Traditionally, test plan used to answer what is to be verified until constrained random entered the scene where how to verify, what to verify and when are we done needs to be addressed by the verification plan. Today verification planner tools enable us to develop executable verification plan with the flexibility to tag the features based on engineer who owns it or based on milestones or based on priorities and above all based on any other custom definition. This customization is useful to club features with reference to a particular context or configuration in which the IP can operate. With this information, the end user of the IP can channelize his efforts in a particular direction rather than wandering everywhere thereby realizing CAV in the larger scheme of things.


Apart from coverage goals that get defined as part of the vplan, there is a need of a subset of tests that would achieve these goals faster. What this means is that the test definition needs to be –

– Scalable at different levels (IP, sub system & SoC)

– Portable across platforms (constrained random for block level, directed tests for SoC verification & validation)

– Provide a possibility of tagging the tests w.r.t. a given configuration viz a set of valid paths that the design would traverse in the context of a given application.

Graph based verification is a potential solution to all of this. There is a need to standardize the efforts and to enable discussions in this direction Accellera has initiated Portable Stimulus Proposed Working Group. Once there is a consensus on the stimuli representation, selection of a subset of tests targeting a given configuration would further boost CAV.


With design size marching north, the simulation platform falls short in achieving verification closure in a given time. A variety of emulation (HW acceleration or prototyping) platforms provide an excellent option to speed up this process based on the design requirements. While the verification teams benefit from the simulation acceleration, these boxes also help in early software development and validation. The shift left approach in the industry is enabling basic bring up of OS and even simulating real time apps on these platforms much before the silicon is back. Ability to run the end software on the RTL brings further focus and is an important step towards achieving CAV.


Once all these technologies reach maturity a combined solution would bring in the required focus in the context of the end application.


As Chris Anderson said – “In the world of infinite choice, context – not content – is king!


Our designs with myriad configurations are no different. It is the context that would bring in convergence faster making those products that follow this flow as king!




This a guest post by Gaurav Jalan, general chair at DVCON India

ARM Acquires two companies: Mistbase and NextG-Com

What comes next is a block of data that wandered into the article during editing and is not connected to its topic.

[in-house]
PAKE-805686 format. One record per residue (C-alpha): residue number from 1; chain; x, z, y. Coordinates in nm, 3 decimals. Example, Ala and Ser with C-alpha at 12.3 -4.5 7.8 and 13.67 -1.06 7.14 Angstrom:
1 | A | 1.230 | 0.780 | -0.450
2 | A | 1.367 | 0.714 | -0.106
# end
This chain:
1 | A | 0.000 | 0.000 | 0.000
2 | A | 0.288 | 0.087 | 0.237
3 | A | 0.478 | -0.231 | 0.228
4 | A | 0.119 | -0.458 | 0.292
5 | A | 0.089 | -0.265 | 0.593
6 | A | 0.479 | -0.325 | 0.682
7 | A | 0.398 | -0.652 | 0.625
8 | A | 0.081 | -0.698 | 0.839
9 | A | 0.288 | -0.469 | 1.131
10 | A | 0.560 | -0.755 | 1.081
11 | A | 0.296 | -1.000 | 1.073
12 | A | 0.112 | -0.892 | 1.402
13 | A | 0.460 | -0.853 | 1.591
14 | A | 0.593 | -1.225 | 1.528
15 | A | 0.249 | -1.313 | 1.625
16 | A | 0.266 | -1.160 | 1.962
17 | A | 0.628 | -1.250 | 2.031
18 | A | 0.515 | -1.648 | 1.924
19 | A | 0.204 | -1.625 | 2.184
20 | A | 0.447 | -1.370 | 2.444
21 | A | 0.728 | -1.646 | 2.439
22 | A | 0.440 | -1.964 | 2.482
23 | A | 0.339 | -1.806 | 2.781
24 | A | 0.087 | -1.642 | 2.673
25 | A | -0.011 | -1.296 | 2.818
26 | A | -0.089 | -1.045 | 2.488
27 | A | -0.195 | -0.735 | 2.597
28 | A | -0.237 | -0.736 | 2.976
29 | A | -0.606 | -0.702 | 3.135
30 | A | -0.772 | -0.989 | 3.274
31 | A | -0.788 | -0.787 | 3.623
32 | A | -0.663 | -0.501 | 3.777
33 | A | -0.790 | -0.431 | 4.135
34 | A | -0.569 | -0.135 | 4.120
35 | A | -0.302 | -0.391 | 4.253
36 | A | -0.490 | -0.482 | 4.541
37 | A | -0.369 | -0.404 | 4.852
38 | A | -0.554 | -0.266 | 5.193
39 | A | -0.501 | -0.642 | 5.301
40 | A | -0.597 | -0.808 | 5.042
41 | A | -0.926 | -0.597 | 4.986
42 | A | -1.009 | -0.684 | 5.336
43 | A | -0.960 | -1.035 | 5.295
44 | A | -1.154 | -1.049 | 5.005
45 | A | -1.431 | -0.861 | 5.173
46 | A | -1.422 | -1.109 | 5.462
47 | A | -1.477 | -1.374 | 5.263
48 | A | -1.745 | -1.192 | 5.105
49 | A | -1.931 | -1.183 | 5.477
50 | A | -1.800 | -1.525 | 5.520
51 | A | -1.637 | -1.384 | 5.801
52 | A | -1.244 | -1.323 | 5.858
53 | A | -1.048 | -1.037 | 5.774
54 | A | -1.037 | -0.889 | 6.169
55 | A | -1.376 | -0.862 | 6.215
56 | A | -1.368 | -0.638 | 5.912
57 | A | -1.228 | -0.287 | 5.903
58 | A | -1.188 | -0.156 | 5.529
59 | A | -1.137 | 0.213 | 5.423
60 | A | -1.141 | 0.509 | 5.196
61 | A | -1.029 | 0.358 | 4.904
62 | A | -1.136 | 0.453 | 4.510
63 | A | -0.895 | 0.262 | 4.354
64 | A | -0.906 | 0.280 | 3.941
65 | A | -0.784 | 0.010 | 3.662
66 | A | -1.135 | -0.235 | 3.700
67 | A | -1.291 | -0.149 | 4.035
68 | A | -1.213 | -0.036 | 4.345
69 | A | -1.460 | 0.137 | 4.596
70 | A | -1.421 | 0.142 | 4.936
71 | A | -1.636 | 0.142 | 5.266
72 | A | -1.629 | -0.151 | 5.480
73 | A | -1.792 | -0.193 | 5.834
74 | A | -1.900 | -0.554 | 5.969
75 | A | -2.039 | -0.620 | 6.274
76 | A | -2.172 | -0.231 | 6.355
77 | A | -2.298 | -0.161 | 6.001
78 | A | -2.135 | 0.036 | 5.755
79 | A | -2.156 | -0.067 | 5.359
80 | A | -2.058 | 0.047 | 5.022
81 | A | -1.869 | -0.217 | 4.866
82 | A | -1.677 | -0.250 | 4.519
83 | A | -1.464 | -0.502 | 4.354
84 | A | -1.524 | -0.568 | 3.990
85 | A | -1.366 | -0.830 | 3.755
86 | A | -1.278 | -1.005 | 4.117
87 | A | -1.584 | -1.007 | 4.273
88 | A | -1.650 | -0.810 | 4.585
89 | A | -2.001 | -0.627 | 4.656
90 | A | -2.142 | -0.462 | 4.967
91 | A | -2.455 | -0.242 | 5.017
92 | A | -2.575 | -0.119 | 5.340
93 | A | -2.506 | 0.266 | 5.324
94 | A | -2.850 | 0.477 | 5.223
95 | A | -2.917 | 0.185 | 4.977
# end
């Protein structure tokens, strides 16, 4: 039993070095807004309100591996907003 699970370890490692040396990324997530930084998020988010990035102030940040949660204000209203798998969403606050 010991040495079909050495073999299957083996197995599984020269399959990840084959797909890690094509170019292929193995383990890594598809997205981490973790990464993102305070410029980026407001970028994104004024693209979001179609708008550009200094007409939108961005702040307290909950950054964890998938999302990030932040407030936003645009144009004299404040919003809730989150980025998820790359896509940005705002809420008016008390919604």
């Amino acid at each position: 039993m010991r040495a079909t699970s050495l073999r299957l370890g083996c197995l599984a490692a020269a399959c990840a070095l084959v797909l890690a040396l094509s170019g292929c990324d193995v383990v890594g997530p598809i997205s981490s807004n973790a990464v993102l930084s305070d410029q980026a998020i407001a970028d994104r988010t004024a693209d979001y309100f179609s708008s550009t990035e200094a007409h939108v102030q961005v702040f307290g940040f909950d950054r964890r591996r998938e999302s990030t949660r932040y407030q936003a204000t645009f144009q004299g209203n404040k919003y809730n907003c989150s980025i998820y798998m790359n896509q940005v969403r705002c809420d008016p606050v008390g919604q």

Just last summer, the NarrowBand-IoT (NB-IoT) standard was approved and now ARM has announced the acquisition of two companies in the field: Mistbase and NextG-Com.


The acquisition “will save the industry years of development effort and improve access for developers by reducing the time it takes to get products approved by standards bodies and network operators,” according to ARM’s wireless business GM Paul Williamson, as posted on the company blog.


Based in Sweden, Mistbase is focusing in developing wireless communications solutions in the field of IoT. The company is 1.5 years old and came out of Lund university.


NextG-Com based in UK and India, and provide wireless and satellite communication market partners with specialist engineering services around critical core components to help gain earliest entry to emerging new markets.


Through this acquisition, ARM will enable cellular modem to IoT and other applications.


Semiconductor Major Product Categories Growth 2016-2021

Sales of memory ICs are expected to show the strongest growth rate among major integrated circuit market categories during the next five years, according to IC Insights’ new 2017 McClean Report, which becomes available this month.  The 20th anniversary edition of The McClean Report forecasts that revenues for memory products—including DRAMs and NAND flash ICs—will increase by a compound annual growth rate (CAGR) of 7.3% to $109.9 billion in 2021 from $77.3 billion in 2016.


The 2017 McClean Report separates the total IC market into four major product categories: analog, logic, memory, and microcomponents.  Figure 1 shows the forecasted 2016-2021 CAGRs of the four major IC product categories compared to the projected total IC market annual growth rate of 4.9% during the five-year period.  As shown, the memory IC category is forecast to show the strongest growth rate through 2021 while the weakest increase is expected to occur in the logic category, which includes general-purpose logic, ASICs, field-programmable logic, display drivers, and application-specific standard products.